Slow cookers are back. It figures, the economy is bad and slow cooking makes savory, inexpensive food.
The idea has been around a long time. In the 1890s through the early 1900s, a little item called a fireless cooker was developed which slow cooked food on residual heat. Super-insulated boxes with tight-fitting insulated tops could hold a pot of food heated to boiling for many hours allowing the food to finish cooking. When homemakers had to buy fuel specifically for cooking, when heat for cooking was not a by-product of warming a house, people paid attention to the costs of cooking a meal. Some cook books of the era reveal this concern.
Fireless cookers had their time in the sun, then faded away.
In 1971, Rival Company introduced the crock pot based on a product developed by a company which they had purchased. Crock pots cooked slowly all day, too, a boon during the economic turn-down of the 1970s, and a help to women who were joining the workforce in ever-increasing numbers. During the more prosperous 1980s and 1990s, they acquired a dowdy reputation, and crock pots were cheap at yard sales.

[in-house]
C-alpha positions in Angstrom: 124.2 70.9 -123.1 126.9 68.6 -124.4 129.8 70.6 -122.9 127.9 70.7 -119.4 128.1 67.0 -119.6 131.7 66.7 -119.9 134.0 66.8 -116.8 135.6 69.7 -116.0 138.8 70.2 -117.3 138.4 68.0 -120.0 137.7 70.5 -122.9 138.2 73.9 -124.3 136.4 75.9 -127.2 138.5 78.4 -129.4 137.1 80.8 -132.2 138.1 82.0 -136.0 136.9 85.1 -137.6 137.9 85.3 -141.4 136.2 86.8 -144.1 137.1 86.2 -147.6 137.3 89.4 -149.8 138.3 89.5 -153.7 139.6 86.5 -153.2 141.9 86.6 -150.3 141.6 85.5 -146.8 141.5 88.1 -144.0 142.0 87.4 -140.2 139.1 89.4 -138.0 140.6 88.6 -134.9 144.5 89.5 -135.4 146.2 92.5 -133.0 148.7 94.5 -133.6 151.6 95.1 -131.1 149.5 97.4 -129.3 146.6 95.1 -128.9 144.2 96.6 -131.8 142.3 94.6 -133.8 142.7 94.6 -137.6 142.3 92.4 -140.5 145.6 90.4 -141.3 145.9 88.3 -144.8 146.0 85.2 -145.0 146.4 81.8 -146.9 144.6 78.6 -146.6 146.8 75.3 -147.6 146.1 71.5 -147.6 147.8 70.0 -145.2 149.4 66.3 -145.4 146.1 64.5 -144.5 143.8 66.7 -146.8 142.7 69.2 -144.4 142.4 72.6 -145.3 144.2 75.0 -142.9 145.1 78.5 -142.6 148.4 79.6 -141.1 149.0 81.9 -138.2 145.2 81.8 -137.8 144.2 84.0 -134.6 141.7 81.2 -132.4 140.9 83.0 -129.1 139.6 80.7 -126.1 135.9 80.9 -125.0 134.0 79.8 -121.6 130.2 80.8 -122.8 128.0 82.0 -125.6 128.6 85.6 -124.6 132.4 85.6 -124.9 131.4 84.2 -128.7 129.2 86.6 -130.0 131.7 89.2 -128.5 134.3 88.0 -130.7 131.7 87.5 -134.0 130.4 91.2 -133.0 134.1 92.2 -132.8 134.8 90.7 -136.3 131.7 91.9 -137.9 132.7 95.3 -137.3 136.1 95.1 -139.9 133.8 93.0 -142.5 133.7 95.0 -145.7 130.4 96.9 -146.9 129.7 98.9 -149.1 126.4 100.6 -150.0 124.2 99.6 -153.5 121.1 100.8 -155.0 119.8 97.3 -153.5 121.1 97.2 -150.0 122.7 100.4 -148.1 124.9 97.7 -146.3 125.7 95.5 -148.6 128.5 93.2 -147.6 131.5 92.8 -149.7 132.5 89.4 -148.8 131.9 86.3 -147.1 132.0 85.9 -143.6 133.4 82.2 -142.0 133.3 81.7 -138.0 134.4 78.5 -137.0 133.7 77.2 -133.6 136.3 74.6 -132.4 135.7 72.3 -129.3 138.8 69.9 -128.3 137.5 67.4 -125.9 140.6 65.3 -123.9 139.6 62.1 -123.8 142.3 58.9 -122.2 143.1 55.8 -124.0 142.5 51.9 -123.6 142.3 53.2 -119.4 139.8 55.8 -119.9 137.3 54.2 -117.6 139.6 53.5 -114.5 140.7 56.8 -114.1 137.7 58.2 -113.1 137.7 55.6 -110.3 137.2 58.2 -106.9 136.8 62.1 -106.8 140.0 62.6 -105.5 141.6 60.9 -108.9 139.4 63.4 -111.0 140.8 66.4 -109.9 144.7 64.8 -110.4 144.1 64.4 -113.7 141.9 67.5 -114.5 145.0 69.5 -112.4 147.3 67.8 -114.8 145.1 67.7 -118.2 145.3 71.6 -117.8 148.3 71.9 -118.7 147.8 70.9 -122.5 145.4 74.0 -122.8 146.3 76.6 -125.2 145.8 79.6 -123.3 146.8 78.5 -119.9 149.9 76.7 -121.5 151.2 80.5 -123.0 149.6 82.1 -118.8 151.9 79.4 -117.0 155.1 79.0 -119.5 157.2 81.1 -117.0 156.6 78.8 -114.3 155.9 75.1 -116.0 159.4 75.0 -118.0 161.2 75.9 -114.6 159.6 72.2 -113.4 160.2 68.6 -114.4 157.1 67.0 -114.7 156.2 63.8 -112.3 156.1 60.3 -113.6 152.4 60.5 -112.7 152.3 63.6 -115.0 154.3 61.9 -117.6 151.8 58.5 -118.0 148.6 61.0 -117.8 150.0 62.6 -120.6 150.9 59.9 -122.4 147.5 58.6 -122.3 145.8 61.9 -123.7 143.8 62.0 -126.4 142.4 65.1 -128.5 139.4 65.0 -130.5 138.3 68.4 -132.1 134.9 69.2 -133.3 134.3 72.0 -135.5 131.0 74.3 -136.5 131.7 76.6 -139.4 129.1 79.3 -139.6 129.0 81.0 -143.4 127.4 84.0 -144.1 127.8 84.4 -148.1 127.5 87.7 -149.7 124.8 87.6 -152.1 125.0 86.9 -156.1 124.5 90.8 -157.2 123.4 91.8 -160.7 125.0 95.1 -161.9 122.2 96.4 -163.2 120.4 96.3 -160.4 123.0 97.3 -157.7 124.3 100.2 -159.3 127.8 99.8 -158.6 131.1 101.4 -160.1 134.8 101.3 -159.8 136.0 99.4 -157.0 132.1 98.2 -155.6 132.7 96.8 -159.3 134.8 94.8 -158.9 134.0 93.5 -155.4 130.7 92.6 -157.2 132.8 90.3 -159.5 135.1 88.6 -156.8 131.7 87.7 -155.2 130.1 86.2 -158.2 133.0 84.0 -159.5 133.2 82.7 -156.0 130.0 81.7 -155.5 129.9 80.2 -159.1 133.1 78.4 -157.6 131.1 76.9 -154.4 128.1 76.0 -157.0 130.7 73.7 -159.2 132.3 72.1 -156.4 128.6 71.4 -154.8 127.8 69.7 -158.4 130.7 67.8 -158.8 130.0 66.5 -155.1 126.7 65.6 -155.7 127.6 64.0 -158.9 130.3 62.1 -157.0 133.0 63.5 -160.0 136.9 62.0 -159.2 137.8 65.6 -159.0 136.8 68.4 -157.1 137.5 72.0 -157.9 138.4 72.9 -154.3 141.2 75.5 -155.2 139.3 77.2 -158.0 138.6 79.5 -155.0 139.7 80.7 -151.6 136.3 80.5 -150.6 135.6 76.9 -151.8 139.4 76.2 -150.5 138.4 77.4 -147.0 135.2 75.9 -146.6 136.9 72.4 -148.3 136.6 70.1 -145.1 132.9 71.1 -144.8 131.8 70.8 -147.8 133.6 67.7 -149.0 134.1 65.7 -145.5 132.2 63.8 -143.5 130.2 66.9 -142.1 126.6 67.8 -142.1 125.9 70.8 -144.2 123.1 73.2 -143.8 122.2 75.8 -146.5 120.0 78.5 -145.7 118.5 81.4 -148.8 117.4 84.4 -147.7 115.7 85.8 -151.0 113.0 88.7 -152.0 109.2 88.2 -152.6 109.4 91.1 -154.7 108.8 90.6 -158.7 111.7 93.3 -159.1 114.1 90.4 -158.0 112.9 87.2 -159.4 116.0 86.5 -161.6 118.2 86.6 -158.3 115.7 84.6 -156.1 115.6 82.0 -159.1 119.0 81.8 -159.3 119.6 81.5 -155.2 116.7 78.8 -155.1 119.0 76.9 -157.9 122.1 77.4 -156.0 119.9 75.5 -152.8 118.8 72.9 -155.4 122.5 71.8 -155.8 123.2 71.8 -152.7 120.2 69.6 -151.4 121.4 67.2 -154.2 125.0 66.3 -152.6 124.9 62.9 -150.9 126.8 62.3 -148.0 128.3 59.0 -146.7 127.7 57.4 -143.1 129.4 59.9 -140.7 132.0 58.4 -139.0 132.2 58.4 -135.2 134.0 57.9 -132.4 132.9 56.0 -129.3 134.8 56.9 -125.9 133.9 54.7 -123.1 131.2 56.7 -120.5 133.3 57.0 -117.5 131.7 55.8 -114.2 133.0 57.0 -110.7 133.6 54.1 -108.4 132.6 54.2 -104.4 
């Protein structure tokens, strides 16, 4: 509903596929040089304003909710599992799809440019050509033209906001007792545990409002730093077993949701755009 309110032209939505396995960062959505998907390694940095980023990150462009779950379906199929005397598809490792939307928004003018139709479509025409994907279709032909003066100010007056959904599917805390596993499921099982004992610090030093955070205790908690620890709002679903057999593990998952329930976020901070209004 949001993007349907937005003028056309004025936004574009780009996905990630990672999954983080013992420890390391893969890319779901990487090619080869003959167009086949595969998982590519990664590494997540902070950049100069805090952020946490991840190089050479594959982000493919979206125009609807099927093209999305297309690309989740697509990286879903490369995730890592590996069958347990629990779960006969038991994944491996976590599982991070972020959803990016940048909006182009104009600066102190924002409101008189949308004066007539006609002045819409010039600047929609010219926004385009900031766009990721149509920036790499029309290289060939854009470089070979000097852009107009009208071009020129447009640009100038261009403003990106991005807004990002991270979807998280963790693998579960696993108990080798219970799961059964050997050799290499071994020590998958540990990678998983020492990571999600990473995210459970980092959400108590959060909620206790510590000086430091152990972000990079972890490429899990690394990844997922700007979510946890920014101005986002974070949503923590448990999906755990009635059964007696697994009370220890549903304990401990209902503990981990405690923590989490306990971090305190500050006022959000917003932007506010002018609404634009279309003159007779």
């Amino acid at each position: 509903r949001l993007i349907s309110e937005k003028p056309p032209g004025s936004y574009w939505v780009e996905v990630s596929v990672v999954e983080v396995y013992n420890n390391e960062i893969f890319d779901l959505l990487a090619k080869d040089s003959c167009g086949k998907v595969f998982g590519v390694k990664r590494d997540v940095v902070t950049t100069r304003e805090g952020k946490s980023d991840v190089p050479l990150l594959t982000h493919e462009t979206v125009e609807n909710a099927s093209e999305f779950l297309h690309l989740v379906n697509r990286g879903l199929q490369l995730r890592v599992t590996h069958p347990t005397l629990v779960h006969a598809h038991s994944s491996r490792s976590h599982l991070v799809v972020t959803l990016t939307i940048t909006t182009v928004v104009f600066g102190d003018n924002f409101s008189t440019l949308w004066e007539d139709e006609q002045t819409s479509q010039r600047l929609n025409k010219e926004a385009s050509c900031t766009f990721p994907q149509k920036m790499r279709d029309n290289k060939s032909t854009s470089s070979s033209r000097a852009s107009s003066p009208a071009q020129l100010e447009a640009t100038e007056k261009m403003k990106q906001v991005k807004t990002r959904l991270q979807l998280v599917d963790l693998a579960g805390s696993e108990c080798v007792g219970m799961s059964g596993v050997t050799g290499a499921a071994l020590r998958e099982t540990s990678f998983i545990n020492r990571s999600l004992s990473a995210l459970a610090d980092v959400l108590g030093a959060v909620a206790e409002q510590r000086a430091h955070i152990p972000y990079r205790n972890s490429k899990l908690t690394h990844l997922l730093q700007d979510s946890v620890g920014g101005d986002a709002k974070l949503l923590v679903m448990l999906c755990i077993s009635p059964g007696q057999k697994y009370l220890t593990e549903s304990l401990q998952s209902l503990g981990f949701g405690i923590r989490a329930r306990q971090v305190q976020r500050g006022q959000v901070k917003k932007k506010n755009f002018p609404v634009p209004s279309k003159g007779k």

So our economy has turned down again, women are employed at higher numbers than men, and "slow cookers" which sound classier than crock pots, are program-able to save electricity.
I can't wait to see the next iteration.